Once the RAS server is configured, user accounts must also be enabled for dial-in. On a Windows Server 2003 network, user accounts are enabled for dial-in using the Windows Active Directory. Figure 17.4 shows the Properties dialog box for a user account. The Dial-In tab is used to enable remote access for the user.

Figure 17.4. Users must be configured for dial-in access.




When remote access servers are configured, another issue that pops up is authentication. Different authentication protocols can be used that must be negotiated by the remote clients for them to connect to the remote access server. A number of different authentication protocols are available. Some authentication protocols provide greater security than others. For example, the Password Authentication Protocol (PAP) uses clear text login names and passwords ( clear text means that the login and password are transmitted over the line as text), which makes it easier for hackers to steal logon and password information. Other protocols, such as Challenge Handshake Authentication Protocol (CHAP), use encryption and other methods to provide a more secure environment when the clients negotiate access.



Configuring a server for remote access makes it convenient for remote users to get at network resources, but it also opens up a possible avenue for unauthorized access to the network. If you take a look at Figure 17.4, you will find that some security measures can be implemented to help control user access. For example, the remote connection can be configured so that the server will hang up after authenticating the user and then call back the user's phone number to reestablish the connection. This is one way of keeping out unauthorized users who have stolen a username and password.

Configuring an RAS Client

Once the RAS server has been set up and configured for dial-in connections and the user account of the individual who will dial in to the RAS server has been enabled for remote access, you need to configure the client computer. The client computer must be configured with a LAN protocol or protocols that match those supported by the RAS server and the network.

The client computer must also be outfitted with a device that allows it to remotely connect to the RAS server. In most cases, this means that the remote client must be configured with a modem.

Once the client computer has been set up with the appropriate LAN protocols and a modem, the client computer must be configured with a dial-up connection that is used to dial the RAS server. Most types of client software have built-in dial-up clients. Windows clients, such as Windows 2000 Professional, even provide a connection wizard that can be used to set up the computer to dial in to a remote access server.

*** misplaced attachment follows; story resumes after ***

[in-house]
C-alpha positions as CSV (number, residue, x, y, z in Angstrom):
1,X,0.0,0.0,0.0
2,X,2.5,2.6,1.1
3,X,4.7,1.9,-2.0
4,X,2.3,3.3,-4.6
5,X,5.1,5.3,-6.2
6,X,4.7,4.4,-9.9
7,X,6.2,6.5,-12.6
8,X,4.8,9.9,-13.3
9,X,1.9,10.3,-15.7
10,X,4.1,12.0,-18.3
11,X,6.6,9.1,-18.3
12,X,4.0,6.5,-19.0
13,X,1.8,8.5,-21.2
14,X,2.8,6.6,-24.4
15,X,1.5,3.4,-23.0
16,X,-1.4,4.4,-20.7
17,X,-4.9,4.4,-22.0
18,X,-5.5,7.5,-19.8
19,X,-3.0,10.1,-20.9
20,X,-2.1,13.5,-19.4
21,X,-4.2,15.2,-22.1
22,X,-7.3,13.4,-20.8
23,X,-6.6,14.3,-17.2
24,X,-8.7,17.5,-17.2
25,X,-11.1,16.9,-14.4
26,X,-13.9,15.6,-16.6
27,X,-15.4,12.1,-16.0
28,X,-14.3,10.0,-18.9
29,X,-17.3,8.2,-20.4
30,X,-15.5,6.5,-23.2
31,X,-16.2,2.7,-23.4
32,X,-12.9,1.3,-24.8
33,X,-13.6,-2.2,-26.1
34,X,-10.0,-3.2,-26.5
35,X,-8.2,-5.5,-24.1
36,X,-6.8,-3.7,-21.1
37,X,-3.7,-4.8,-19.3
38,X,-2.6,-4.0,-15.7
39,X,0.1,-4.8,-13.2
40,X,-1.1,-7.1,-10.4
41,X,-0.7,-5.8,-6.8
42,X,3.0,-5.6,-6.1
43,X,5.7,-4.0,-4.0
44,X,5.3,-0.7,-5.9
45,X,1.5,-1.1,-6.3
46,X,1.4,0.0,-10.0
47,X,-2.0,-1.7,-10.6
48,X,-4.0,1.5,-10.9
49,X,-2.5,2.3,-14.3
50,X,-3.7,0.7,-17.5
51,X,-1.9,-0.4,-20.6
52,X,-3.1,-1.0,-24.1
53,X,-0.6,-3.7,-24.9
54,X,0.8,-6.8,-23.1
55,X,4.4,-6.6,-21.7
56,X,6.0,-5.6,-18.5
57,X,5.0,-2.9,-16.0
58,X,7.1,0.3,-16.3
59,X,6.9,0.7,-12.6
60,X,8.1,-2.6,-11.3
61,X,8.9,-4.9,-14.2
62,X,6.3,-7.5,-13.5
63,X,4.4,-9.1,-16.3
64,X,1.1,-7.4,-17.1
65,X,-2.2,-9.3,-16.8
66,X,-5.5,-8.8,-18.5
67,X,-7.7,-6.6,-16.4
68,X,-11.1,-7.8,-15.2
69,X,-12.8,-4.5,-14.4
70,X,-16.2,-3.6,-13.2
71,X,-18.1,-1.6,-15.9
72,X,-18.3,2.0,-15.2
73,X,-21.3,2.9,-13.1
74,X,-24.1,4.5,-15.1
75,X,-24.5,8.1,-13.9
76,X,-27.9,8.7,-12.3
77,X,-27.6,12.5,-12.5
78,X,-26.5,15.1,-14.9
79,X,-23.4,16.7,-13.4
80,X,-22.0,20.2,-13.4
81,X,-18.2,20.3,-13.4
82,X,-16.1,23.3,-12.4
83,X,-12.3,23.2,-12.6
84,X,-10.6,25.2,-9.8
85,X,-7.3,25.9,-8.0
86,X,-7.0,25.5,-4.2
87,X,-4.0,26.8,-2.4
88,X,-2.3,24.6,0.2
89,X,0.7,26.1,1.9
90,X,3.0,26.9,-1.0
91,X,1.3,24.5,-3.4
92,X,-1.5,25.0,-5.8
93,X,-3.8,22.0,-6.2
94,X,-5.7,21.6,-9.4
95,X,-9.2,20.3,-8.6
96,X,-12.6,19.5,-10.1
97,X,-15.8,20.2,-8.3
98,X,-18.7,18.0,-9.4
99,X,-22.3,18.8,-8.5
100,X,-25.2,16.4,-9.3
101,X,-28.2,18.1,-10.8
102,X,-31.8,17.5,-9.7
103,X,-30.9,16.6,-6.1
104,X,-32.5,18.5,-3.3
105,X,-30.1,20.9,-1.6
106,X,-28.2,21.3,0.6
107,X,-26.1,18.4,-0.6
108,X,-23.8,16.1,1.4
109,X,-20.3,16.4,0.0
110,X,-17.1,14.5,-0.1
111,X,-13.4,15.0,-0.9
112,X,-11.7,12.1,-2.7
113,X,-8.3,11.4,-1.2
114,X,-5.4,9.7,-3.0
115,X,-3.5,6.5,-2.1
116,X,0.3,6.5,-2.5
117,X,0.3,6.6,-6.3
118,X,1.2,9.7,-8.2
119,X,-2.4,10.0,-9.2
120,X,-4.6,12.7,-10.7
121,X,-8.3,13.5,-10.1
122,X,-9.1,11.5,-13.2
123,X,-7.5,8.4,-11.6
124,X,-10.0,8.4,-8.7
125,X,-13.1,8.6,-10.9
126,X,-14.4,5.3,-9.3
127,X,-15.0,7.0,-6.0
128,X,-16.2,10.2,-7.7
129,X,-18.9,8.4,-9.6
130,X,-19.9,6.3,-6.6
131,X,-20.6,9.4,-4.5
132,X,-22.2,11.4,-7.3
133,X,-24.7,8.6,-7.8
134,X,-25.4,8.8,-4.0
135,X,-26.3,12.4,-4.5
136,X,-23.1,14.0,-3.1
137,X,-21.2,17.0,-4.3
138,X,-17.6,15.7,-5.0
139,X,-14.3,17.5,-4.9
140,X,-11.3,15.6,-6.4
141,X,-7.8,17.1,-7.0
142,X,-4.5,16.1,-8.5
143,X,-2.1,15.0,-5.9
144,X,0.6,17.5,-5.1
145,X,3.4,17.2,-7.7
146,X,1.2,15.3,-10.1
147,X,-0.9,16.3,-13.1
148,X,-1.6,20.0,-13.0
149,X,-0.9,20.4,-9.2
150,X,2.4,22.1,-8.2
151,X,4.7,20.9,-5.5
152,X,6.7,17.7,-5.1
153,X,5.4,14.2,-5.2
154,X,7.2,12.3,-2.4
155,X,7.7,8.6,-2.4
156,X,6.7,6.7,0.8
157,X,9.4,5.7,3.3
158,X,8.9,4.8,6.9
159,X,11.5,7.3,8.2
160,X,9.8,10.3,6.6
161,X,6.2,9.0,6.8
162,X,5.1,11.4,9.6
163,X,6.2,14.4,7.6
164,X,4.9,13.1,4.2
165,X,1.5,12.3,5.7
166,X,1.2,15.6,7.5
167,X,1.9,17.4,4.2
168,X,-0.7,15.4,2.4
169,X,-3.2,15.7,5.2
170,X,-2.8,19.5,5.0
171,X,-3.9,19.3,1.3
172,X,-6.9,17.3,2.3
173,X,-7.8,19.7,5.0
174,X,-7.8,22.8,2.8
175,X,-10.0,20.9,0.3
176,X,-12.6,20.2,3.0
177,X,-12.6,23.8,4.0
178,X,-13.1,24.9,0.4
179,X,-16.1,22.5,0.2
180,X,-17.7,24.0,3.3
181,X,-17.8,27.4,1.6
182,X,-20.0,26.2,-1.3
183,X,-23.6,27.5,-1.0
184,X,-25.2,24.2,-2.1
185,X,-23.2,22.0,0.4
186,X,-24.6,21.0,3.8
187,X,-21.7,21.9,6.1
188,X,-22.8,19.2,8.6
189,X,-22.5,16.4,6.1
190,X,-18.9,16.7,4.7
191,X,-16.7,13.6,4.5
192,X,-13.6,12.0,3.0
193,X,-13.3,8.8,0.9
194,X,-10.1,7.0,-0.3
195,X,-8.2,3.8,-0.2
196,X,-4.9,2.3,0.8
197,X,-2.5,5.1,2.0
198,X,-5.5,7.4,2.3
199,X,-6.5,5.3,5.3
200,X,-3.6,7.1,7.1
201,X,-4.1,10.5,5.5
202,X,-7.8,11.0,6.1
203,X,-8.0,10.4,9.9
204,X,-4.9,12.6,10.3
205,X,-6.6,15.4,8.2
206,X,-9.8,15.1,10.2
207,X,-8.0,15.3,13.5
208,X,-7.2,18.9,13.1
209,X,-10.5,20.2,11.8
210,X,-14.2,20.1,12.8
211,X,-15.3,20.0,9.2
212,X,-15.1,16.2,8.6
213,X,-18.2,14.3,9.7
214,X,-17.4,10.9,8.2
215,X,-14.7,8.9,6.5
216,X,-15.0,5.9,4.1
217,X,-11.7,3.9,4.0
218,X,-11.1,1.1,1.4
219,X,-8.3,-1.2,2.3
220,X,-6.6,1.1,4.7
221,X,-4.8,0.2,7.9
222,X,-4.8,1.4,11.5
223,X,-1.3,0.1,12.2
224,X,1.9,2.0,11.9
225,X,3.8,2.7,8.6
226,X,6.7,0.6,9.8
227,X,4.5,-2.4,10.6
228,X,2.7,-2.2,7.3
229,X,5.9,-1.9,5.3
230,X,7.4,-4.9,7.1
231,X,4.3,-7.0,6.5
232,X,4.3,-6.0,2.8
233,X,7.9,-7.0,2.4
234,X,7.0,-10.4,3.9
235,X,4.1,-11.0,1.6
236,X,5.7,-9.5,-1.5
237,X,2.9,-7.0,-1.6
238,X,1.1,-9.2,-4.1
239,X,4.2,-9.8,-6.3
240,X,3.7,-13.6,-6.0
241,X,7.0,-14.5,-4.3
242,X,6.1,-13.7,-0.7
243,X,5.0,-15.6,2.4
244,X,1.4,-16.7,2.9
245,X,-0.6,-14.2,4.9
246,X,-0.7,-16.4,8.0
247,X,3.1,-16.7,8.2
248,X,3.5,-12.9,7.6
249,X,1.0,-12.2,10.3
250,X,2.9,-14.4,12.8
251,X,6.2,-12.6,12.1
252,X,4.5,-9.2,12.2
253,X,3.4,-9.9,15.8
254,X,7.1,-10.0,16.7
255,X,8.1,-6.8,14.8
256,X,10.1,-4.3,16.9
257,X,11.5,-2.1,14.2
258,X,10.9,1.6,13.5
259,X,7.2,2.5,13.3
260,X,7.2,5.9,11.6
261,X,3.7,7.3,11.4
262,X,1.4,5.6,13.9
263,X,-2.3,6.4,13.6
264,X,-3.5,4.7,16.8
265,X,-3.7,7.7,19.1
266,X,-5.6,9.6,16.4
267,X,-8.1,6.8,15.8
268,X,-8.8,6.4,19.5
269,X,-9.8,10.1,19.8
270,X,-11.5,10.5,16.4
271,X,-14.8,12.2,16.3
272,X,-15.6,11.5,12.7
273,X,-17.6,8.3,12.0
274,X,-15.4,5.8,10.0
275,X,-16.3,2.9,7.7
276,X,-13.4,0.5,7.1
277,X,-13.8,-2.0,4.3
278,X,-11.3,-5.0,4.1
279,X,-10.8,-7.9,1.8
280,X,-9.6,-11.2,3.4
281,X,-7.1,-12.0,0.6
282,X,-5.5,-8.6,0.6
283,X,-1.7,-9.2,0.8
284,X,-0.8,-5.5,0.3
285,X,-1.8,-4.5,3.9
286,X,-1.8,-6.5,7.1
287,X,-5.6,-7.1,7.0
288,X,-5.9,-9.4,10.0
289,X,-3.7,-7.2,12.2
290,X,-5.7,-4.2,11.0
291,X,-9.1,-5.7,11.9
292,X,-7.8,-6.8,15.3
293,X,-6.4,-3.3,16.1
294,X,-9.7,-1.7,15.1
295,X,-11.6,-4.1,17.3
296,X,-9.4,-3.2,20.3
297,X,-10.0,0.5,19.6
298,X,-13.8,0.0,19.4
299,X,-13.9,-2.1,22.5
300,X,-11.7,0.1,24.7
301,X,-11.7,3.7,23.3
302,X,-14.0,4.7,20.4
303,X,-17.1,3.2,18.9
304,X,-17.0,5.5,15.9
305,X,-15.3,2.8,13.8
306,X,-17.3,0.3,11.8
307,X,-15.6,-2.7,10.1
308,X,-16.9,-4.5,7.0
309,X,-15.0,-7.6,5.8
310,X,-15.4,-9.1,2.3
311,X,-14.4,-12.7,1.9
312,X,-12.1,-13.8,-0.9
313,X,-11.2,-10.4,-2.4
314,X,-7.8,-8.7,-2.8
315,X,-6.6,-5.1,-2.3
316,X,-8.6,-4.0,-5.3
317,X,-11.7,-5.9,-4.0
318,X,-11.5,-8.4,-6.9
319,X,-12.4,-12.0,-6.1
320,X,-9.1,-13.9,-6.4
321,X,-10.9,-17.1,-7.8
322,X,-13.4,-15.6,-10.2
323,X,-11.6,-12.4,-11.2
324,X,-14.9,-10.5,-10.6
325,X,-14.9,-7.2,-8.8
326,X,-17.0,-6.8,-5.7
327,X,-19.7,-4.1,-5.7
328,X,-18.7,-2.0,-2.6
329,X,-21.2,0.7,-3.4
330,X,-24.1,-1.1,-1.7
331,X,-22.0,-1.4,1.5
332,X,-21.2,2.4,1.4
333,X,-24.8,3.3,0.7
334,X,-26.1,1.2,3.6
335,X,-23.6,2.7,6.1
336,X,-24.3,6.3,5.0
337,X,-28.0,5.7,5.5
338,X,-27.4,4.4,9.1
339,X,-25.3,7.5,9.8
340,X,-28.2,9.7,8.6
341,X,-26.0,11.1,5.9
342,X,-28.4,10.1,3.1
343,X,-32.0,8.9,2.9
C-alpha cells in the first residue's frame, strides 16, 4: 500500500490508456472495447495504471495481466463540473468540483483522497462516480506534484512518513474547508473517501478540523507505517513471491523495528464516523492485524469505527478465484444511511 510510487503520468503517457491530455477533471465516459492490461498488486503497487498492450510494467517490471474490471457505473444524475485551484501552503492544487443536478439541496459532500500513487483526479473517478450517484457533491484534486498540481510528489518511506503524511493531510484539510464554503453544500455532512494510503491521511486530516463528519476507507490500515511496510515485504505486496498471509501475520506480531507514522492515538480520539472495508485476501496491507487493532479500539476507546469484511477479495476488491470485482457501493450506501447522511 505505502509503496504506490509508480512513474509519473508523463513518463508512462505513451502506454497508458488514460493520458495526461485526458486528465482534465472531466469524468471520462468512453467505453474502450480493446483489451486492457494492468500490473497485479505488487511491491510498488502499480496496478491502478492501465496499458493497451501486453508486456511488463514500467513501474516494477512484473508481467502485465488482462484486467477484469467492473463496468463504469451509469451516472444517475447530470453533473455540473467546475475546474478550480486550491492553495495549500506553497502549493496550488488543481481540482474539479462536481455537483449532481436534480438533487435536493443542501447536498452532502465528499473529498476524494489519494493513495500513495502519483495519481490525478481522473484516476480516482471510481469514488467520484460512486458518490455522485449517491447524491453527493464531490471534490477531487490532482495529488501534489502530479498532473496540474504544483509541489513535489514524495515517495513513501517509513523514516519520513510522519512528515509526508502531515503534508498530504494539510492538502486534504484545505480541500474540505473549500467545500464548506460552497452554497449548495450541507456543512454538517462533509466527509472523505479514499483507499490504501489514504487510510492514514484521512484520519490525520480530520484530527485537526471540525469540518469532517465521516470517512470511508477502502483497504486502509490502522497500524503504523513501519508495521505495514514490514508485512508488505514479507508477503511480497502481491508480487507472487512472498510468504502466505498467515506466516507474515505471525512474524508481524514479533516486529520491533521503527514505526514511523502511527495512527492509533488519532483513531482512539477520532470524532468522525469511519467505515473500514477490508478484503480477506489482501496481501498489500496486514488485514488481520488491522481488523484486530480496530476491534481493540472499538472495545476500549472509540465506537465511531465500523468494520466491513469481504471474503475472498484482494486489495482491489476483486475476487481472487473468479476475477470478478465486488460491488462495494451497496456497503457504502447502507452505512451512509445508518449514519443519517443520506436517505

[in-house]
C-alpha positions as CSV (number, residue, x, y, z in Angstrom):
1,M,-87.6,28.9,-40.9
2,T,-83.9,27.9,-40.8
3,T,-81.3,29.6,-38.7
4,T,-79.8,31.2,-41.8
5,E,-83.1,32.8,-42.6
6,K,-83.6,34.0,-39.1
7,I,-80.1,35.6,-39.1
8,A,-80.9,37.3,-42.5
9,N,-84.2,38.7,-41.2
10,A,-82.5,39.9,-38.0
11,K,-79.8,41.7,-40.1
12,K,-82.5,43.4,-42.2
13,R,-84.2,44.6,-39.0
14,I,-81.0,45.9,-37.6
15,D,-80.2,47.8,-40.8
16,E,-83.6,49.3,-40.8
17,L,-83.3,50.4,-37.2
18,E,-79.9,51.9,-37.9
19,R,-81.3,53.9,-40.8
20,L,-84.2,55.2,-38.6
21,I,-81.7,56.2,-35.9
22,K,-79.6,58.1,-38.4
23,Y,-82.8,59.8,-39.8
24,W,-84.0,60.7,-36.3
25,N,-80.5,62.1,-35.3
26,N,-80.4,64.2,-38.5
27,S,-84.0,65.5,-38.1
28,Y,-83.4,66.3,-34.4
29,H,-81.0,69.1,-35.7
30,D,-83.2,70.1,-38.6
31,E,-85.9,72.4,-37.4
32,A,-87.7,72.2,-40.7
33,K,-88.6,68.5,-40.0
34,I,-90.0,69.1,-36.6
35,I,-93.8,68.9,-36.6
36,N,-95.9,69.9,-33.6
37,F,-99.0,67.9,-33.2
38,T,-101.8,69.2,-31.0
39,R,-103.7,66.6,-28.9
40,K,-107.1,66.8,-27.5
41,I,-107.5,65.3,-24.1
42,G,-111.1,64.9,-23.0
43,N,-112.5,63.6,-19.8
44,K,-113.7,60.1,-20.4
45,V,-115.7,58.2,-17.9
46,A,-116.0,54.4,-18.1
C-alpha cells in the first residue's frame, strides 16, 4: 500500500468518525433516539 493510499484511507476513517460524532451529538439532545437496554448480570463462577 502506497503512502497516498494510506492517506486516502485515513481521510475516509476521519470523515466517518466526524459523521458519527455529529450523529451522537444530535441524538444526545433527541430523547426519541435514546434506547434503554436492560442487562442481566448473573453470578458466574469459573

In Windows XP Professional, the dial-up connection is created using the Make New Connection icon in the Network and Dial-Up Connections dialog box. Figure 17.5 shows the Network Connection Wizard dialog box. The wizard can create dial-up connections to private networks (meaning to an RAS server). This wizard is also used to enable connections to a remote network over a Virtual Private Networking connection (which we discuss later in this chapter).

Figure 17.5. Windows XP provides a wizard to create the dial-in access to the remote server.


Once you select the Dial-Up to Private Network option, all you have to do is provide the phone number for the RAS server and then supply a name for the dial-up connection. An icon for the connection is placed in the Network and Dial-Up Connections dialog box.

When the user double-clicks the connection icon in the Network and Dial-Up Connections dialog box, the Connect dialog box opens. All the user has to do is supply the correct password and then click Dial. The phone number of the RAS server will be dialed and a connection will be made to the server.

Once clients are connected to the RAS server, they can access the company network and its servers and printers. The network resources that clients can access will be determined by the privileges or rights that have been assigned to the users (just like any other users on the network, including those who log on to the network from computers that are on the LAN).

Absolute Beginner's Guide to Networking
Absolute Beginners Guide to Networking (4th Edition)
ISBN: 0789729113
EAN: 2147483647
Year: 2002
Pages: 188
Authors: Joe Habraken